400 contacts being traced in Congo's Ebola outbreak



An unlicenced Ebola vaccine could soon be tested in a remote region of the Democratic Republic of Congo hit by an outbreak of the virus, the World Health Organisation said on Thursday.

"It's important to note that Likati Health Zone is one of the most remote parts of the DRC".

As in that test, the World Health Organization would like to do a ring-trial in DR Congo, meaning the vaccine would be given to all people who have had contact with known cases, as well as those who have had contact with them.

Peter Salama, MBBS, MPH, WHO executive director for the health emergencies program, joined by Matshidiso Rebecca Moeti, MD, WHO regional director for Africa, said, "We could potentially mount a campaign within a week if all of the conditions are met and personnel, financing, and logistics are in place".

The WHO meanwhile remains "optimistic" that Kinshasa can rapidly bring the outbreak under control, the agency's regional chief for Africa said during the conference call. A caregiver and the motorcycle driver who travelled with the first patient have also died, Salama said. On 15 May, there were 20 cases reported, two confirmed by laboratory test and 3 deaths.

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"However we can not underestimate the logistic and practical challenges associated with this response in a very remote, insecure part of the country", he said.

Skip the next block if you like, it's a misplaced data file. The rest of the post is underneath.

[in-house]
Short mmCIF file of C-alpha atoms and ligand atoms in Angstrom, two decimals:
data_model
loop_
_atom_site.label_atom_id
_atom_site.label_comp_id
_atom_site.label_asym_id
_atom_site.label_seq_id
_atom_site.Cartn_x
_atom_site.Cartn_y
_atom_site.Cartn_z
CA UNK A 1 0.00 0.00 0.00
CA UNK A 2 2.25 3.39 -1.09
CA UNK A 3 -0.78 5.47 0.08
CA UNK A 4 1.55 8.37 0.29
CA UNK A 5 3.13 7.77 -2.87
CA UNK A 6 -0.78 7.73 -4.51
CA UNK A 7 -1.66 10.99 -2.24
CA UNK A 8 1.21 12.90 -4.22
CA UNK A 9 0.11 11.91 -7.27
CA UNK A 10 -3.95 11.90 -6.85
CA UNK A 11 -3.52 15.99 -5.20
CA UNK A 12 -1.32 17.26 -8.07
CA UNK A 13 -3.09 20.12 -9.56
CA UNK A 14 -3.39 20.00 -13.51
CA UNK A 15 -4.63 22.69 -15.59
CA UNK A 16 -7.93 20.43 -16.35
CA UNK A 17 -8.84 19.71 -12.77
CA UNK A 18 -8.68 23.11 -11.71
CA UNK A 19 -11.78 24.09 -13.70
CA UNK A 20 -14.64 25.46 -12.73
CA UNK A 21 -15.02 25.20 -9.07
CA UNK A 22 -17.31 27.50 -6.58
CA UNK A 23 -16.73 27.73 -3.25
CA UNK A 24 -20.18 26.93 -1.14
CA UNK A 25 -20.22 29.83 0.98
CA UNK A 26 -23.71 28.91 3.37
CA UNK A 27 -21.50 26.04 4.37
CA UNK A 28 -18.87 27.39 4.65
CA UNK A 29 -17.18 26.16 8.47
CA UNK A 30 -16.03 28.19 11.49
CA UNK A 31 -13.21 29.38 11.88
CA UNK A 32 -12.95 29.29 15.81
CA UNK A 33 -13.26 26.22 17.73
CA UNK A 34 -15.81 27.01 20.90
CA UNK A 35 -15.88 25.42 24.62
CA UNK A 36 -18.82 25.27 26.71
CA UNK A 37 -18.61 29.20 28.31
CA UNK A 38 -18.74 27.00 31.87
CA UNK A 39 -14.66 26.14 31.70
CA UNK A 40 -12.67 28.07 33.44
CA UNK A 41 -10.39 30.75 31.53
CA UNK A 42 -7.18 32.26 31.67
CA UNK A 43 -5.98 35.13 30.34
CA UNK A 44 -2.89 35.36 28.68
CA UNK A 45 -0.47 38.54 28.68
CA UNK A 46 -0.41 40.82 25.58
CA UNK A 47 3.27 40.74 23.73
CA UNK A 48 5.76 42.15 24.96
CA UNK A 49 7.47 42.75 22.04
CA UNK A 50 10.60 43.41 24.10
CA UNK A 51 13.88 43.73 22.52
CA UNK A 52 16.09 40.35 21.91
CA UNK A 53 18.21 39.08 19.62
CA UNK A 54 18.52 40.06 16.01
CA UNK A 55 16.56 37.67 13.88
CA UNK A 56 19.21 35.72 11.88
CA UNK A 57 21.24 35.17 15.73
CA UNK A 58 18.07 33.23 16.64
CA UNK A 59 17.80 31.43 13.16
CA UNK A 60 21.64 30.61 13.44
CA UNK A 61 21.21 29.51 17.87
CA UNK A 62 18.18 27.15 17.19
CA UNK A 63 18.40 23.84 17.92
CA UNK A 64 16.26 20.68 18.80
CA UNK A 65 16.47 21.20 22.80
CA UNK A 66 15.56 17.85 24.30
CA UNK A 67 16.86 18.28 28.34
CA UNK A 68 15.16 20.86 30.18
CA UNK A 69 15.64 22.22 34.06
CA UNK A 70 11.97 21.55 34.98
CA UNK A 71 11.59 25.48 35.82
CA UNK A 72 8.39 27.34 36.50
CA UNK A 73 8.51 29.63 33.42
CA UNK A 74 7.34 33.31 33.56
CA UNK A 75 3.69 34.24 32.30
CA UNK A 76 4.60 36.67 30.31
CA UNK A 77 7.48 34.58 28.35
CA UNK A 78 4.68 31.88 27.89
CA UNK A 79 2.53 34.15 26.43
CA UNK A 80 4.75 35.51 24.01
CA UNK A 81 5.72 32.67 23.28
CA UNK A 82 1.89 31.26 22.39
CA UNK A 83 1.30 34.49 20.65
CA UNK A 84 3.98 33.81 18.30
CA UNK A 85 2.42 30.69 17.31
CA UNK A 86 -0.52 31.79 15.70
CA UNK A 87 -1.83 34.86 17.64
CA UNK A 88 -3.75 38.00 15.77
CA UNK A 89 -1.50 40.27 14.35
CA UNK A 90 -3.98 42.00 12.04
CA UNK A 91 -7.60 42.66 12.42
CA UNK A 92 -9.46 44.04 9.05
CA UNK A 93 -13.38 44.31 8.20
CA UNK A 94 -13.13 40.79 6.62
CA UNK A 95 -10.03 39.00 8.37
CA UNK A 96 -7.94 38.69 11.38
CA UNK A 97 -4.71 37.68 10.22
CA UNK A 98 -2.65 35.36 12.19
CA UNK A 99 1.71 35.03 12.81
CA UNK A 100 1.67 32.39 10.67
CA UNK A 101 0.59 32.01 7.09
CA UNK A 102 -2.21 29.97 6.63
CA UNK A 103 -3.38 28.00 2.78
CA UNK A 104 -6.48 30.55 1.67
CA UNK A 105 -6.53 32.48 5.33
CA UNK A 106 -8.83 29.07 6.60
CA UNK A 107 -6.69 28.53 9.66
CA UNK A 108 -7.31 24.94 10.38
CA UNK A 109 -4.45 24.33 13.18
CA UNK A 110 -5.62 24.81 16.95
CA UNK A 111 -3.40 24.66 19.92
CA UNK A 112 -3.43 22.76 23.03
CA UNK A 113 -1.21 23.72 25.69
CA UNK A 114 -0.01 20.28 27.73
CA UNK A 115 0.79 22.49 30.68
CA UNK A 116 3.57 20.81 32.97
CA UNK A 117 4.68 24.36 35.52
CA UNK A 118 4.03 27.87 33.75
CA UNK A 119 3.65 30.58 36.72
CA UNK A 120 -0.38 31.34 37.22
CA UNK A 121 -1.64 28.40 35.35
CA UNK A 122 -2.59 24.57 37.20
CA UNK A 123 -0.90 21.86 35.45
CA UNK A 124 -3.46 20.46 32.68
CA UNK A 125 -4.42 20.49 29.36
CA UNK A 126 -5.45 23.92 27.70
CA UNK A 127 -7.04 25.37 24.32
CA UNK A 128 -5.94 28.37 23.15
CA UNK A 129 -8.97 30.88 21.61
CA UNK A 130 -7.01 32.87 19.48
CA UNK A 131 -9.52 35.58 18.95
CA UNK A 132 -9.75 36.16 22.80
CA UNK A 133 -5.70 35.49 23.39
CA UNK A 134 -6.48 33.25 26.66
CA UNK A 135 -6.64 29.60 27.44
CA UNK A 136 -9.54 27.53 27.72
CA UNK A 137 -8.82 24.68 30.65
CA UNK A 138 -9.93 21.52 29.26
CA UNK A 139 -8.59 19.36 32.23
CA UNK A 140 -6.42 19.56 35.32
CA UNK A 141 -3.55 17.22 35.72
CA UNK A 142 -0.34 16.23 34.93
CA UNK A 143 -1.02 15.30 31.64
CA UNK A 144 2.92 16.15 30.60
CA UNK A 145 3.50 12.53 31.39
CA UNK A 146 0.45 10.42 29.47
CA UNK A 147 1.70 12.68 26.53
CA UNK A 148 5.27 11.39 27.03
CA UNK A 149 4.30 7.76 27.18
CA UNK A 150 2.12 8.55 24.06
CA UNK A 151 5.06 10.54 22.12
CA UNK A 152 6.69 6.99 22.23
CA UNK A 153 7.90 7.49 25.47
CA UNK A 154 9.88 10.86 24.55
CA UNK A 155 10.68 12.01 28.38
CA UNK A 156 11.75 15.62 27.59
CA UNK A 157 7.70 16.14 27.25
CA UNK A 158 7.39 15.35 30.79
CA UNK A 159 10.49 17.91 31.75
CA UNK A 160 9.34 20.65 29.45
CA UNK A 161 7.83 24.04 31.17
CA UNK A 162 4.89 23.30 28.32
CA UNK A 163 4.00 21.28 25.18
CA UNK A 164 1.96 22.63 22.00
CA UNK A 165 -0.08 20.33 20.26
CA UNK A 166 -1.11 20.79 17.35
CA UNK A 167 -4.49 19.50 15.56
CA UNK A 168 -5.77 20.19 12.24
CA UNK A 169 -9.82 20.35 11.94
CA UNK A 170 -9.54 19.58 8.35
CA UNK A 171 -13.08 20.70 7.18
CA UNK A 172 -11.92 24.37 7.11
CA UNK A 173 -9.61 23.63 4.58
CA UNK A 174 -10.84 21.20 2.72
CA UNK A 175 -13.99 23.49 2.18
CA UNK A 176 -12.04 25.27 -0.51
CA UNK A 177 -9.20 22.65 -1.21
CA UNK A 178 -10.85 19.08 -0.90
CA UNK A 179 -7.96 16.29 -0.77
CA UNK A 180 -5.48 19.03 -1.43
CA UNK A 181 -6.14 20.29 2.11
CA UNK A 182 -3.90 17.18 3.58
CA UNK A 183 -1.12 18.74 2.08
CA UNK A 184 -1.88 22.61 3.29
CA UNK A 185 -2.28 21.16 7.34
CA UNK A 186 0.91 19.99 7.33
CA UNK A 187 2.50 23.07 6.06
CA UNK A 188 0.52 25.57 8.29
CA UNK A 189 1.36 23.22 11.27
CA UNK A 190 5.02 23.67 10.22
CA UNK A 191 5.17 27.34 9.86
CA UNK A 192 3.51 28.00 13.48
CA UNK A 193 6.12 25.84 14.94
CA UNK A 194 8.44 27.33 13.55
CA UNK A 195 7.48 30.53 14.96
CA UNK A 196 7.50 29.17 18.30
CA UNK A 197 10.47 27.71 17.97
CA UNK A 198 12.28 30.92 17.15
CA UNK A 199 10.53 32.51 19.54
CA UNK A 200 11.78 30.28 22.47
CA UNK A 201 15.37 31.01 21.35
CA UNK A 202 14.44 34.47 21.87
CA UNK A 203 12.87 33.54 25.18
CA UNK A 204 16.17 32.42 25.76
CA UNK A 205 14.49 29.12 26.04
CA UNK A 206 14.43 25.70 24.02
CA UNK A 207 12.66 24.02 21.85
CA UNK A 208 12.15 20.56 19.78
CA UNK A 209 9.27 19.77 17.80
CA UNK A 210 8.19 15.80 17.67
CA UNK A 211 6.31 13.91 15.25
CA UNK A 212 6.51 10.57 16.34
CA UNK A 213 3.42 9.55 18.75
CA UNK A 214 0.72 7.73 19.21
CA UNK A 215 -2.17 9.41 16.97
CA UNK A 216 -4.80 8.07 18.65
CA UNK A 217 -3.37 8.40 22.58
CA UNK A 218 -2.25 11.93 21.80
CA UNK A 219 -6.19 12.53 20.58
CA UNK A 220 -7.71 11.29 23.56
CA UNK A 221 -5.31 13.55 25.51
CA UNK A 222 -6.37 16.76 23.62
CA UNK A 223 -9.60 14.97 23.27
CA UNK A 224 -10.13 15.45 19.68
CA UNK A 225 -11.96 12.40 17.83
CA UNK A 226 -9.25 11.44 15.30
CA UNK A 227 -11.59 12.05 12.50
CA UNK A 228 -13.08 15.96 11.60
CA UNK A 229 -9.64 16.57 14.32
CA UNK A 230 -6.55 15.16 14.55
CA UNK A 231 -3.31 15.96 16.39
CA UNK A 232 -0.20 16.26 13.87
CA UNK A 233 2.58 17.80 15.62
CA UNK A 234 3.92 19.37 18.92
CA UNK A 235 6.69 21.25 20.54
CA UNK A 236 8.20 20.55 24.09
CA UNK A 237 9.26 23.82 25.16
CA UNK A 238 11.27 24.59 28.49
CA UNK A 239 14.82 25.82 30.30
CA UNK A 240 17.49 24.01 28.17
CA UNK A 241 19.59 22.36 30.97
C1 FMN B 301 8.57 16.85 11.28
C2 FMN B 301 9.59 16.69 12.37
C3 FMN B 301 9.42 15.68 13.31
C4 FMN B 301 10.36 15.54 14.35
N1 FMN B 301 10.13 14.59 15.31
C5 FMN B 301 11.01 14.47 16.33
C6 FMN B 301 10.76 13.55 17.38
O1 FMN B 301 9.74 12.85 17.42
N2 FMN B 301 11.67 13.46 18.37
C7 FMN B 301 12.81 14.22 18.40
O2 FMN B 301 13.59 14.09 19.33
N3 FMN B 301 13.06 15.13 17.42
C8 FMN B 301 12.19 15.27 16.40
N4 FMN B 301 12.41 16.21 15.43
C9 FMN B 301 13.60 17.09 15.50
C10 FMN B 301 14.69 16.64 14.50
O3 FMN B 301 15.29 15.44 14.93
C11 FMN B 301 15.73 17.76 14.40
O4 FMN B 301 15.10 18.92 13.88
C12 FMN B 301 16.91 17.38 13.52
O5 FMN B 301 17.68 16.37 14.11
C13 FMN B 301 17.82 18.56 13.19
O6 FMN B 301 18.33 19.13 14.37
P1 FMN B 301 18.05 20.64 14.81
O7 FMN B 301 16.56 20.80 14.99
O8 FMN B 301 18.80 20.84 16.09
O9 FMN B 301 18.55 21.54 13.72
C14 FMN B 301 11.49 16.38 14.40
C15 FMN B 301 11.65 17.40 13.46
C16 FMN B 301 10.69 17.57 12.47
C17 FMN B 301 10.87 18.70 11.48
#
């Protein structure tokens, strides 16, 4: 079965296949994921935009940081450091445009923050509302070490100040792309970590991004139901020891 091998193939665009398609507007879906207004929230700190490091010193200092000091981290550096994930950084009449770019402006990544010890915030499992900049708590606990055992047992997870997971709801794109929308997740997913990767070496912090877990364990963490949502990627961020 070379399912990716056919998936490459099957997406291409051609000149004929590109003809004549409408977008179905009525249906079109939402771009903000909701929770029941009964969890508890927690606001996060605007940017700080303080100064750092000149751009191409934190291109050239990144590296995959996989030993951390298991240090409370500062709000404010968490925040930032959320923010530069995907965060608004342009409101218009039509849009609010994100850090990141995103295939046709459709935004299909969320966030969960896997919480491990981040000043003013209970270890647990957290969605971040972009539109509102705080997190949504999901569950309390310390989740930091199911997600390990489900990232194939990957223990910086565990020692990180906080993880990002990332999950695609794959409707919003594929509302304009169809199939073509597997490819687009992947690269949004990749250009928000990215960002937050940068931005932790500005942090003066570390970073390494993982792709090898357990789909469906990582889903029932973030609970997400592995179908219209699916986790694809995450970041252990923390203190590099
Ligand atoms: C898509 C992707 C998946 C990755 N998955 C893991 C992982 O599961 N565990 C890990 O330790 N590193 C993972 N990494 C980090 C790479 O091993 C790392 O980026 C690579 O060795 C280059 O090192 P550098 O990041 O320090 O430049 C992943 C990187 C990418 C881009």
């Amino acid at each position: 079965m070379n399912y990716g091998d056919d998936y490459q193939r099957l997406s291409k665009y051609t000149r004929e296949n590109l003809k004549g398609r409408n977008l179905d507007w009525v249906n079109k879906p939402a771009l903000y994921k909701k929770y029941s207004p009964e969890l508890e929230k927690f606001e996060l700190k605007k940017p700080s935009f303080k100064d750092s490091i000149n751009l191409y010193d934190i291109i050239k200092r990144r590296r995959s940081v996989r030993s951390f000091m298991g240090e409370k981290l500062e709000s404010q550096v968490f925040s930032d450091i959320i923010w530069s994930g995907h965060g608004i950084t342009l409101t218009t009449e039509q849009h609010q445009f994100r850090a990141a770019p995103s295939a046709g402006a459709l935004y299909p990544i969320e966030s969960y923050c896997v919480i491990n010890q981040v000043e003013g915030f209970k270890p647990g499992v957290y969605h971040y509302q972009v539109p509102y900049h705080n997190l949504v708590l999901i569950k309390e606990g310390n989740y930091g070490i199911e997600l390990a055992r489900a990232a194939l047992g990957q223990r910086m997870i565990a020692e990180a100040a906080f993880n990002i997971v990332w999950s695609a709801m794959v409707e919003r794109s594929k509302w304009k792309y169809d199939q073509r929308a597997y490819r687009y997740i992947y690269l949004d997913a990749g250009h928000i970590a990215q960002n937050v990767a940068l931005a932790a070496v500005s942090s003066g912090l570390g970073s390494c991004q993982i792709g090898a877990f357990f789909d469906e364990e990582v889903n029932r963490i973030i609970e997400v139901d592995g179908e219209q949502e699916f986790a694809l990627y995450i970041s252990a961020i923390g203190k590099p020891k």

The Ebola virus is considered endemic in the Democratic Republic of Congo, where eight outbreaks, the largest involving about 300 patients, have been recorded since 1976. "But as of now, we do not know full extent of the outbreak".

The Centers for Disease Control and Prevention in the United States is also sending a renowned Ebola expert, Dr. Pierre Rollin, to Congo, along with epidemiologists, a spokeswoman said. The most recent was in 2014, around the time more than 11,000 people died and some 28,000 cases were reported in the Ebola outbreak in West Africa, mainly in Guinea, Sierra Leone and Liberia.

This week, the organization said that it is now making preparations to use the controversial vaccine, though it has not yet made a firm decision on whether to deploy it. "As you can imagine, in an area without telecommunications, without road access [and] without live-scale electrification, this is going to be an enormous challenge", said Salama.

Members of WHO-led "surge team" reached the area Wednesday, he said. That vaccine is not yet approved by any government authority but Salama said it could be used under compassionate use circumstances if the DRC government agrees.

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